Regardless of the means U.S. President Donald Trump decides to use to respond to North Korea’s provocative actions and threats to America’s national security, given the nature of the situation, it is clear that the balance of forces on the ground cannot and will not remain as they have been.

If the U.S. strikes North Korea in a credible manner and successfully diminishes its capacity to physically threaten the U.S., America will have taken the first step toward rebuilding its alliances in Asia.

On the other hand, if the current round of hostilities does not end with a significant reduction of North Korea’s offensive capabilities, either against the U.S. or its allies, then the U.S. will be hard pressed to maintain its posture as a Pacific power. So long as Pyongyang has the ability to directly threaten the U.S. and its allies, U.S. strategic credibility in East Asia will be shattered.

This then brings us to China.

In mid-August, Trump’s then chief strategist Steve Bannon was preparing a speech Trump was set to deliver that would have effectively declared a trade war against China in retaliation for its predatory trade practices against U.S. companies and technology. The speech was placed in the deep freeze—and Bannon was forced to resign his position—when North Korea threatened to attack the U.S. territory of Guam with nuclear weapons. The U.S., Trump’s other senior advisers argued, couldn’t declare a trade war against China when it needed China’s help to restrain North Korea.

So by enabling North Korea’s aggression against the U.S. and its allies, China has created a situation where the U.S. has become neutralized as a strategic competitor.

Rather than advance its bilateral interests—like curbing China’s naval aggression in the South China Sea—in its contacts with China, the U.S. is forced into the position of supplicant, begging China to restrain North Korea in order to avert war.

If the U.S. does not act to significantly downgrade North Korea’s offensive capabilities now, when its own territory is being threatened, it is difficult to see how the U.S. will be able to develop an effective strategy for coping with China’s rise as an economic and strategic rival in Asia and beyond. That is, the U.S.’s actions now in response to North Korea’s threat to its national security will determine whether or not the U.S. will be in a position to develop and implement a wider strategy for maintaining its capacity to project its economic and military power in the Pacific in the near and long term.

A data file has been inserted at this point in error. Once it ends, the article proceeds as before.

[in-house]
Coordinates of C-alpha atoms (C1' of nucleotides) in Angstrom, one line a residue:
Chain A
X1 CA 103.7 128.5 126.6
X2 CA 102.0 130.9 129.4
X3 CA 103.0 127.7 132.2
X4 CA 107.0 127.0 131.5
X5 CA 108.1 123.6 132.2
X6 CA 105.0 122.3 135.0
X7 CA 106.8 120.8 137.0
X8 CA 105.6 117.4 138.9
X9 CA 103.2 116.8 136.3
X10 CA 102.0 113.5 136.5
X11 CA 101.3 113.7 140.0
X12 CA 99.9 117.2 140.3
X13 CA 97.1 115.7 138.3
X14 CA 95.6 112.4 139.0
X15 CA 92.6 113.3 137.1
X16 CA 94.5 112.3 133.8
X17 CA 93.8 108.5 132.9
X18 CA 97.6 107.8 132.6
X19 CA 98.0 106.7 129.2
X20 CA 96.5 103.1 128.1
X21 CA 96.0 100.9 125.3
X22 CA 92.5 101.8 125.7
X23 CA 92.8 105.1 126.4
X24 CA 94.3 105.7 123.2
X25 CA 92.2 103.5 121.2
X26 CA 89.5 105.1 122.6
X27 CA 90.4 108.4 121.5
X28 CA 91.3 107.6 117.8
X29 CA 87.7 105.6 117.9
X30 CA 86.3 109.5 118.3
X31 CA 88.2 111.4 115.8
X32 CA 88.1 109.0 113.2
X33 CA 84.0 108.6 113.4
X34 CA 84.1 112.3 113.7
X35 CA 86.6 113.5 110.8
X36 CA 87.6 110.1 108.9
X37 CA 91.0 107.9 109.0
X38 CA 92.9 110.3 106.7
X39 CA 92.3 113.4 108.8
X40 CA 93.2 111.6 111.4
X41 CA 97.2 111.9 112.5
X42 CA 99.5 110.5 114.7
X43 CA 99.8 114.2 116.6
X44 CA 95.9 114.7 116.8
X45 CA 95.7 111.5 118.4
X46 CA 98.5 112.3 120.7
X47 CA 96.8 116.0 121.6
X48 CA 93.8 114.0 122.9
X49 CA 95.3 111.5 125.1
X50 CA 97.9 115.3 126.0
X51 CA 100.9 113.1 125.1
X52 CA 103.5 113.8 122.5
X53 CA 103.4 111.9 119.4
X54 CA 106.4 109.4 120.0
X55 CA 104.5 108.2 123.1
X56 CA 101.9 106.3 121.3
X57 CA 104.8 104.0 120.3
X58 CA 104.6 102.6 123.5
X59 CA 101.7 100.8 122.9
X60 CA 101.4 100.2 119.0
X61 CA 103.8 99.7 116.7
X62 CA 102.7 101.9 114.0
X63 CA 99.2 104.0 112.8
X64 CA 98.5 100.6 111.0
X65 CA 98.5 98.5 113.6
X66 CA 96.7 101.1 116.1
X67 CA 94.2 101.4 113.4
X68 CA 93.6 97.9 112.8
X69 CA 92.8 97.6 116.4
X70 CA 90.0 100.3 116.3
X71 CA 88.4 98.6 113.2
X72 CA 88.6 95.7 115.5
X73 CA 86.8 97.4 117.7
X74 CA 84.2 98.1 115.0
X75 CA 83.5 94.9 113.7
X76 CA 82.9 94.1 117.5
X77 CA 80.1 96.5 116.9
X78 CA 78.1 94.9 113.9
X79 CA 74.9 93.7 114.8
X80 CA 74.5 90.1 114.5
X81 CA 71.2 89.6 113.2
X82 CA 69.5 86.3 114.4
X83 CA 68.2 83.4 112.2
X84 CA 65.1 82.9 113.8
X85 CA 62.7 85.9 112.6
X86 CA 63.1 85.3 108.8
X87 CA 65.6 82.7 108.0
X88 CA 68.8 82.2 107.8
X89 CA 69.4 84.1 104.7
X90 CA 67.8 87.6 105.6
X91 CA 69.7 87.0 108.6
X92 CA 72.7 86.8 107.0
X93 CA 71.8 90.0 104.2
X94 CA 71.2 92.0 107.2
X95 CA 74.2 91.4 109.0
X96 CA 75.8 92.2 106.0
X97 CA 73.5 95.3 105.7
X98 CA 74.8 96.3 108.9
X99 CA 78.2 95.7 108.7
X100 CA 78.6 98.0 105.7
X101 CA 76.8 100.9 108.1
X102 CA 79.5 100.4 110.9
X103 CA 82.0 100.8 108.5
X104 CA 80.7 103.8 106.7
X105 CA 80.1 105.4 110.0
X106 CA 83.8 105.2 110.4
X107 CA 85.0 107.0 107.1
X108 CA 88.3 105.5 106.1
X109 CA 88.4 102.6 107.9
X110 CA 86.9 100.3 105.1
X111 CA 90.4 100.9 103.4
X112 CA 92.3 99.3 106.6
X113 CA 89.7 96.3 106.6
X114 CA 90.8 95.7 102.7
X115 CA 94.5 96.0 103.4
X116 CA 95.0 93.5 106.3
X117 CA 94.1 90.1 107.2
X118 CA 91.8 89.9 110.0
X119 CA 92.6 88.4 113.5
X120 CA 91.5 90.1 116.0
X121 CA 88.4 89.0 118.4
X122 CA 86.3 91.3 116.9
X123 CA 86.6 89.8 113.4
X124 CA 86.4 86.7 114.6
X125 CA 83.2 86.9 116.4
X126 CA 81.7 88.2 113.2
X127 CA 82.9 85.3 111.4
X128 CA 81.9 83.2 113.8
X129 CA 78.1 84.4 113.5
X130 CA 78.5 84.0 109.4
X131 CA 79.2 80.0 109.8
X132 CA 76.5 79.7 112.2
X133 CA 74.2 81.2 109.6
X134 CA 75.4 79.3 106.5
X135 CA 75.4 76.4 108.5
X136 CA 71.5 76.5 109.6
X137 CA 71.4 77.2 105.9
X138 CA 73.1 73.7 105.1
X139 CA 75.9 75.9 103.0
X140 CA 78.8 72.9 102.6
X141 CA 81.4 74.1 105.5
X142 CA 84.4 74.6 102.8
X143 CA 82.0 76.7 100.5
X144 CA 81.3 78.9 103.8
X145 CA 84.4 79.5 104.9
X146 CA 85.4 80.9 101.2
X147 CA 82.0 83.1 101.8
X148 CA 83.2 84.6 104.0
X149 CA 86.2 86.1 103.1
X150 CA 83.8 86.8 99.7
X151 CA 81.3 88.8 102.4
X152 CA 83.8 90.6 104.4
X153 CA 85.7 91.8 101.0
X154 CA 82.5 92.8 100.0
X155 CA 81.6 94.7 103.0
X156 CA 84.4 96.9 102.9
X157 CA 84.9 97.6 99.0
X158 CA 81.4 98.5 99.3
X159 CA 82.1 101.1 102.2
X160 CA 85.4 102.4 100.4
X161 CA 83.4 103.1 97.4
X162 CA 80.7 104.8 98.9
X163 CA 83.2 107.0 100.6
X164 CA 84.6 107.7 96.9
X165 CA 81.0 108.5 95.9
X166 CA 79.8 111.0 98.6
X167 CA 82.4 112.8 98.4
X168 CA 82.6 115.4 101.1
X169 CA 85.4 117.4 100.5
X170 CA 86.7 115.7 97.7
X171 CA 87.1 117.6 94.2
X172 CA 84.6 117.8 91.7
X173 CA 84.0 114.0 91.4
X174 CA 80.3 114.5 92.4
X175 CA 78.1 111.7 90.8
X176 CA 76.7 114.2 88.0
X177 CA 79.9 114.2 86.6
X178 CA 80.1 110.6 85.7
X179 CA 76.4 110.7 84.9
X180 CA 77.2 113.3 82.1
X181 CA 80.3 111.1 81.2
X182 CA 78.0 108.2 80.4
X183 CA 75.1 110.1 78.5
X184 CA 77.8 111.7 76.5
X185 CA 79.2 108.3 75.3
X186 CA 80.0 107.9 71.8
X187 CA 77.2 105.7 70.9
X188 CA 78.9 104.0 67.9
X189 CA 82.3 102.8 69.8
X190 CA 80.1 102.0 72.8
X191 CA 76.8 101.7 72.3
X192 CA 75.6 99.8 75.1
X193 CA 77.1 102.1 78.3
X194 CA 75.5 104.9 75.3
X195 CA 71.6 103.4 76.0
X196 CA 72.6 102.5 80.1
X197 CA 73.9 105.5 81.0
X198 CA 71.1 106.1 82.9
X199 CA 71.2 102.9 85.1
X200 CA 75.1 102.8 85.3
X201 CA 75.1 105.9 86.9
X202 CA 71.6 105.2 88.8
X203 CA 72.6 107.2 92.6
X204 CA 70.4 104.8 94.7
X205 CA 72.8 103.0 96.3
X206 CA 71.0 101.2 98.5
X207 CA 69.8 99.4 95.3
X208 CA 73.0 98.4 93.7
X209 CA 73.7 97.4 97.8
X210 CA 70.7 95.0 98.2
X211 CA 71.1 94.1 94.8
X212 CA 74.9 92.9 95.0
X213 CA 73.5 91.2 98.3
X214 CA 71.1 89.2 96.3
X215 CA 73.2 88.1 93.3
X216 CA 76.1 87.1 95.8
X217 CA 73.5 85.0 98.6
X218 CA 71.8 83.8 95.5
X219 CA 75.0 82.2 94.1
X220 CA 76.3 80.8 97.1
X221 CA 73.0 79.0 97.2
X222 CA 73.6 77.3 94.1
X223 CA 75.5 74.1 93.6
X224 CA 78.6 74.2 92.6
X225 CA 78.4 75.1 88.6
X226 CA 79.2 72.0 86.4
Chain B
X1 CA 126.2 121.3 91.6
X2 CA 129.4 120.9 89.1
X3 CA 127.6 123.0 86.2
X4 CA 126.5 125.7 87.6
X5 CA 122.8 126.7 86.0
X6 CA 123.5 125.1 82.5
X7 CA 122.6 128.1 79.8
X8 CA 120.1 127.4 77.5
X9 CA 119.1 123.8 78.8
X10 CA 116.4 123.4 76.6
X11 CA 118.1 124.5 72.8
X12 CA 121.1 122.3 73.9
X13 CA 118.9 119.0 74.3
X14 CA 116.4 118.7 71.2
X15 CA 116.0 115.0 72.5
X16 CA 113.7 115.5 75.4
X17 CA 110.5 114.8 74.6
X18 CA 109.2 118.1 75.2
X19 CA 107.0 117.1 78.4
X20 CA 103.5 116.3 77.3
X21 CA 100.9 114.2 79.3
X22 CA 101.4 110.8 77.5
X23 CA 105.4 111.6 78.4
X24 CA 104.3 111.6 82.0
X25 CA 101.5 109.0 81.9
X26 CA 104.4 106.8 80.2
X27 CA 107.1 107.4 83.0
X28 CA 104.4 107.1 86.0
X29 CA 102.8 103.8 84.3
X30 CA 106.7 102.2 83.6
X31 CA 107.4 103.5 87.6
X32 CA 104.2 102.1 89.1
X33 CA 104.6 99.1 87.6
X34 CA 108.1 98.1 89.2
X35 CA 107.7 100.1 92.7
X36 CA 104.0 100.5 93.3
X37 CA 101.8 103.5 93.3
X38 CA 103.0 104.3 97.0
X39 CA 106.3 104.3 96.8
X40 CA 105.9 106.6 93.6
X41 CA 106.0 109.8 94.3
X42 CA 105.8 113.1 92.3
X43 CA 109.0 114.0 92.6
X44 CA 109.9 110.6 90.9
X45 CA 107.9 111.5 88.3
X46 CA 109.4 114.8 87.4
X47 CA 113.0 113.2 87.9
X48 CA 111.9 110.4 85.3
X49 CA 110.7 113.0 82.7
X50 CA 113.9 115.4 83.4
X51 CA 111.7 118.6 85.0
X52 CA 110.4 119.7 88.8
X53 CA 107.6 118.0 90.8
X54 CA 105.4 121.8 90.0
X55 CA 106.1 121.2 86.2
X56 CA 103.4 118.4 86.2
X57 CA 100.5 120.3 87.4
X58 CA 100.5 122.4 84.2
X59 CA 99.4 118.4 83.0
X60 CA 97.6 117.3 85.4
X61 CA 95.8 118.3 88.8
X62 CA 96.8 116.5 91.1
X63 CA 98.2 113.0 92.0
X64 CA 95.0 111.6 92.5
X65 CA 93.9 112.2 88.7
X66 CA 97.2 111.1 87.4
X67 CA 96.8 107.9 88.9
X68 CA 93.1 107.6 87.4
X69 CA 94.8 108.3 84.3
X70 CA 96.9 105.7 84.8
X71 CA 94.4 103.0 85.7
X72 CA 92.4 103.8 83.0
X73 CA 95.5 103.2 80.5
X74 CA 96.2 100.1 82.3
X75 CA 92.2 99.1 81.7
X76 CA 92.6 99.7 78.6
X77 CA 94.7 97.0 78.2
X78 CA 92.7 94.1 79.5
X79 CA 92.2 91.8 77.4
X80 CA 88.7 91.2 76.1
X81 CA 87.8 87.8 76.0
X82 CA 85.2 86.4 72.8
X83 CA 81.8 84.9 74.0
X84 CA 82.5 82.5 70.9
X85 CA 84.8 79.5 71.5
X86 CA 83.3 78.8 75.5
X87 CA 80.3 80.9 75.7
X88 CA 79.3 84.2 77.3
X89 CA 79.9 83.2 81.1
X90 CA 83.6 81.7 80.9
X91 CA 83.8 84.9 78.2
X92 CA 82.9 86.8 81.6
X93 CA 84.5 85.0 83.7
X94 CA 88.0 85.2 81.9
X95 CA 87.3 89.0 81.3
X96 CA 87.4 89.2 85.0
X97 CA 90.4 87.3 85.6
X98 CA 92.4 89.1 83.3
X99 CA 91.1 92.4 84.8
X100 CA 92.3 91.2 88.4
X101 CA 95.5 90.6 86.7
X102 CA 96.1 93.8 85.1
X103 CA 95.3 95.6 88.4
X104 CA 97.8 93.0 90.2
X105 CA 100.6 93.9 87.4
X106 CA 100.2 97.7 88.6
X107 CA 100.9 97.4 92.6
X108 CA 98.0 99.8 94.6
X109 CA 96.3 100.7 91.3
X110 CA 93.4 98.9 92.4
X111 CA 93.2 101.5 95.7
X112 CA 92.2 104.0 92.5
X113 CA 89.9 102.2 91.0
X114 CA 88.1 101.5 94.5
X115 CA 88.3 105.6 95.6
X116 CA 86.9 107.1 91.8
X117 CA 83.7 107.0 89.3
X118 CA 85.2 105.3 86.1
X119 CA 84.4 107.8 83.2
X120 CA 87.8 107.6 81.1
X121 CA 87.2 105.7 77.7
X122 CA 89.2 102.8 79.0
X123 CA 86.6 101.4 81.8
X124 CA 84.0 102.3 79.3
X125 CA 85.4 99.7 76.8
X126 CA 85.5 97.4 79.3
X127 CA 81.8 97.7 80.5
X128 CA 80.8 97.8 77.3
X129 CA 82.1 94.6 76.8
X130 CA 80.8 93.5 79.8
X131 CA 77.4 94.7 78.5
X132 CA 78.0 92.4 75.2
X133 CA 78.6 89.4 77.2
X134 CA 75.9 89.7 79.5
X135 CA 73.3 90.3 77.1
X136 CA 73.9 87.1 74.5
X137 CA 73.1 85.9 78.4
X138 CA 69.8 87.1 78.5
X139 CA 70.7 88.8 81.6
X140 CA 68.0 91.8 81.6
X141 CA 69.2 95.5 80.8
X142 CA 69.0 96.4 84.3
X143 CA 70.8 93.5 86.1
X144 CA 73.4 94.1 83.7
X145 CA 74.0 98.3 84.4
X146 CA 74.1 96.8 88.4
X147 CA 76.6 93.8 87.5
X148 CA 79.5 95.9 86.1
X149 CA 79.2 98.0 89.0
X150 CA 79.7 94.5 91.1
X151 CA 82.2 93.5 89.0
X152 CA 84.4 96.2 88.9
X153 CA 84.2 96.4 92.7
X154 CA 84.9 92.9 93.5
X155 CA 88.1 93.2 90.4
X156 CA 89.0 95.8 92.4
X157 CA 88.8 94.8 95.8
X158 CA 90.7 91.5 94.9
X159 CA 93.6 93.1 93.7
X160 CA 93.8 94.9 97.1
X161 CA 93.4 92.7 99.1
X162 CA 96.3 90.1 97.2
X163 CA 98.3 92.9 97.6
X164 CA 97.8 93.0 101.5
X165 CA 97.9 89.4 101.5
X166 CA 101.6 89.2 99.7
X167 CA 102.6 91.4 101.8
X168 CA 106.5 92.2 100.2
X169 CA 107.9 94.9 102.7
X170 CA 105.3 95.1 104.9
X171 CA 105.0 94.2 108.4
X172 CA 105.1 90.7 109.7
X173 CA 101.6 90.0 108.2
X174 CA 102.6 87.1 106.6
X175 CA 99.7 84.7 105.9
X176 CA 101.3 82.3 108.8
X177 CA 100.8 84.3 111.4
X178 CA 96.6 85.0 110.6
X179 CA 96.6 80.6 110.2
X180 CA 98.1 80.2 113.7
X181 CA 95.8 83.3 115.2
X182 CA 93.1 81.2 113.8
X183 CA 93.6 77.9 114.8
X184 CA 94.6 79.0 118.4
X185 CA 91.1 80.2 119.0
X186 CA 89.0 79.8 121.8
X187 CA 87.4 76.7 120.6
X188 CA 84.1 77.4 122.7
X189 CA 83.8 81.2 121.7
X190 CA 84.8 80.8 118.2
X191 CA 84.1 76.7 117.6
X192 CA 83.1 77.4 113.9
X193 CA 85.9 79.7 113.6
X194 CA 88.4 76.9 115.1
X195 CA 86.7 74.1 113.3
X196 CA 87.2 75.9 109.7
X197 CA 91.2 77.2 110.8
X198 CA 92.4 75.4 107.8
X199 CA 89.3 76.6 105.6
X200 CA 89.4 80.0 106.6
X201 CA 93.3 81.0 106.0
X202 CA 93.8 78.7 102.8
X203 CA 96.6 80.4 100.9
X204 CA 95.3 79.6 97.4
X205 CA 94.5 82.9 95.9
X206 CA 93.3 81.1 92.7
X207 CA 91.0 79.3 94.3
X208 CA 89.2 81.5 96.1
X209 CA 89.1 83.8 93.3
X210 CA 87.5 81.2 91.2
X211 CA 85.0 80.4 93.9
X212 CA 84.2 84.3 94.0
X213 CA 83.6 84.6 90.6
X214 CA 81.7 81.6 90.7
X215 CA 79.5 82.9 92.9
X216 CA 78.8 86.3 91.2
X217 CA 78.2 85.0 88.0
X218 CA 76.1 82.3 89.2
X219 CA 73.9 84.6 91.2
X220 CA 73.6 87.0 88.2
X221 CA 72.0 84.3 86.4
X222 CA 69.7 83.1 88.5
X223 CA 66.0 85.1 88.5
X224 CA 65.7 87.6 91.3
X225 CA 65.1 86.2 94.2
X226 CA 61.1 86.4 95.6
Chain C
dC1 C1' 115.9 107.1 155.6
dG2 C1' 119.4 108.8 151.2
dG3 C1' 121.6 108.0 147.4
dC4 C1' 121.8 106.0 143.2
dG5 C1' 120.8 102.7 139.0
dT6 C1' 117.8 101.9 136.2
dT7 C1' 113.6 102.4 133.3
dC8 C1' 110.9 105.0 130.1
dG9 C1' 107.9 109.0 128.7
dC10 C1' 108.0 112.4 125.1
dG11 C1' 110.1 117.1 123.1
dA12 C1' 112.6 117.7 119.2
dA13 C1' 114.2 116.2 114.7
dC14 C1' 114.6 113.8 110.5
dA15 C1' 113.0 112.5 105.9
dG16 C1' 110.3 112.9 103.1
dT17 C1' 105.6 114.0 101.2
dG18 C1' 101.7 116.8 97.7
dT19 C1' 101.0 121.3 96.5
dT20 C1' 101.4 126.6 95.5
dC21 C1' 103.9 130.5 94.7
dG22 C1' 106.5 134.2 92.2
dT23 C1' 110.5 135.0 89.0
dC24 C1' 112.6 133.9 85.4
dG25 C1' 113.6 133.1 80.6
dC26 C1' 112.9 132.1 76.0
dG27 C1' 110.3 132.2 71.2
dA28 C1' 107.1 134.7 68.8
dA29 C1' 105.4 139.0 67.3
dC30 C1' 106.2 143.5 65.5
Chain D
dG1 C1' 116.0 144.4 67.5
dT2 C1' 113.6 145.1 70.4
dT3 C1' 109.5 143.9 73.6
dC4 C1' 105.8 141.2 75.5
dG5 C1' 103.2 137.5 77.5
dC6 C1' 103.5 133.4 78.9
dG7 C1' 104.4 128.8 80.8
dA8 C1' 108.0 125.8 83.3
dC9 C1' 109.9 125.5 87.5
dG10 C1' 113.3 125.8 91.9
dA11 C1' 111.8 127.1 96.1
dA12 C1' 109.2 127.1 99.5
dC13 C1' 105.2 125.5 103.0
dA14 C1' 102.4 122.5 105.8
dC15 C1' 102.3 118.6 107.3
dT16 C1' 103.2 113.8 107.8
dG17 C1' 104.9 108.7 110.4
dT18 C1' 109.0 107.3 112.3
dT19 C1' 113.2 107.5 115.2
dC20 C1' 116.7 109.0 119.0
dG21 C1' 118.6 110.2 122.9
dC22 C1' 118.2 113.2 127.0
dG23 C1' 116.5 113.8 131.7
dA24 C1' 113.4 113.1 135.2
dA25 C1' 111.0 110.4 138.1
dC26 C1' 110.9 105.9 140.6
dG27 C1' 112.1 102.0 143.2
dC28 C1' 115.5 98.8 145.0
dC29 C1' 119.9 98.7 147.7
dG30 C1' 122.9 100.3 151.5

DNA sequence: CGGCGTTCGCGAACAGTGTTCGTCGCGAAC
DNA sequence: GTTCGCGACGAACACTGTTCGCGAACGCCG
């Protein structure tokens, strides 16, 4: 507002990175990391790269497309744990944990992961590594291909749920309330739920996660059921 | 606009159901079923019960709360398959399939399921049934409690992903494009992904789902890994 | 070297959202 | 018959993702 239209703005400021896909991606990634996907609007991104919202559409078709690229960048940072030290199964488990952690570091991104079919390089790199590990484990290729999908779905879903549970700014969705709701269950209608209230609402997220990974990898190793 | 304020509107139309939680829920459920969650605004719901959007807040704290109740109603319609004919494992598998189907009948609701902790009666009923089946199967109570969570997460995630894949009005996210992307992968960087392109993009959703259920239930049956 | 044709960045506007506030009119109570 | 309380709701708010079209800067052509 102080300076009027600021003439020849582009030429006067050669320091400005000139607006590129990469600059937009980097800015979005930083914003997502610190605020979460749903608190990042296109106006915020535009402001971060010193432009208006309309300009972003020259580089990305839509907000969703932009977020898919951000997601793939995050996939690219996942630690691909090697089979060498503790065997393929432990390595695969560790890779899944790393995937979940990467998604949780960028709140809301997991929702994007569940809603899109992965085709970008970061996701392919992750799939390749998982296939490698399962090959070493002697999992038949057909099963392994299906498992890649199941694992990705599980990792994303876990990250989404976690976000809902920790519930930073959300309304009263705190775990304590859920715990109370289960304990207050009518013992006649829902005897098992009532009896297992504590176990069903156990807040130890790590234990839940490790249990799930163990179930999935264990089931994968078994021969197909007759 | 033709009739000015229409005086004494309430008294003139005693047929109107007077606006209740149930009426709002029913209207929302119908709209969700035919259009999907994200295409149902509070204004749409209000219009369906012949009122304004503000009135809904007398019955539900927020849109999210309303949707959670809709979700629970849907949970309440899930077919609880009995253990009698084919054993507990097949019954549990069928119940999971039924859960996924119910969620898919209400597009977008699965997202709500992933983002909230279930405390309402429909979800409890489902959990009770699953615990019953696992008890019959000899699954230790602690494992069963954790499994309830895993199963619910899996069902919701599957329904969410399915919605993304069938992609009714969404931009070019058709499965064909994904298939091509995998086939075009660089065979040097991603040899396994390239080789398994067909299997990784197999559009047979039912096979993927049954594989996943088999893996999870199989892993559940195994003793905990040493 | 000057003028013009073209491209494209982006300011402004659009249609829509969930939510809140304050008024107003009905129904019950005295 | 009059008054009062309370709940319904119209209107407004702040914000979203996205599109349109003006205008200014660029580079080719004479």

Finally, part of the considerations that need to inform U.S. action now involve what North Korea’s success in developing a nuclear arsenal under the noses of successive U.S. administrations means for the future of nuclear proliferation.

In all likelihood, unless the North Korean nuclear arsenal is obliterated, Pyongyang’s nuclear triumphalism will precipitate a spasm of nuclear proliferation in Asia and in the Middle East. The implications of this for the U.S. and its allies will be far reaching.

In other words, if the U.S. does not respond in a strategically profound way to Pyongyang now, it will not only lose its alliance system in Asia, it will see the rapid collapse of its alliance system and superpower status in the Middle East.

Israel, for one, will be imperiled by the sudden diffusion of nuclear power.

Monday morning, North Korea followed up its thermonuclear bomb test with a spate of threats to destroy the United States. These threats are deadly even if North Korea doesn’t attack the U.S. with its nuclear weapons. If the U.S. does not directly defeat North Korea in a clear-cut way now, its position as a superpower in Asia and worldwide will be destroyed and its ability to defend its own citizens will be called into question with increasing frequency and lethality.

Originally published in The Jerusalem Post.

Caroline Glick is the senior Middle East Fellow at the Center for Security Policy in Washington, DC, the deputy managing editor of The Jerusalem Post and a contributor to the Jewish World Review.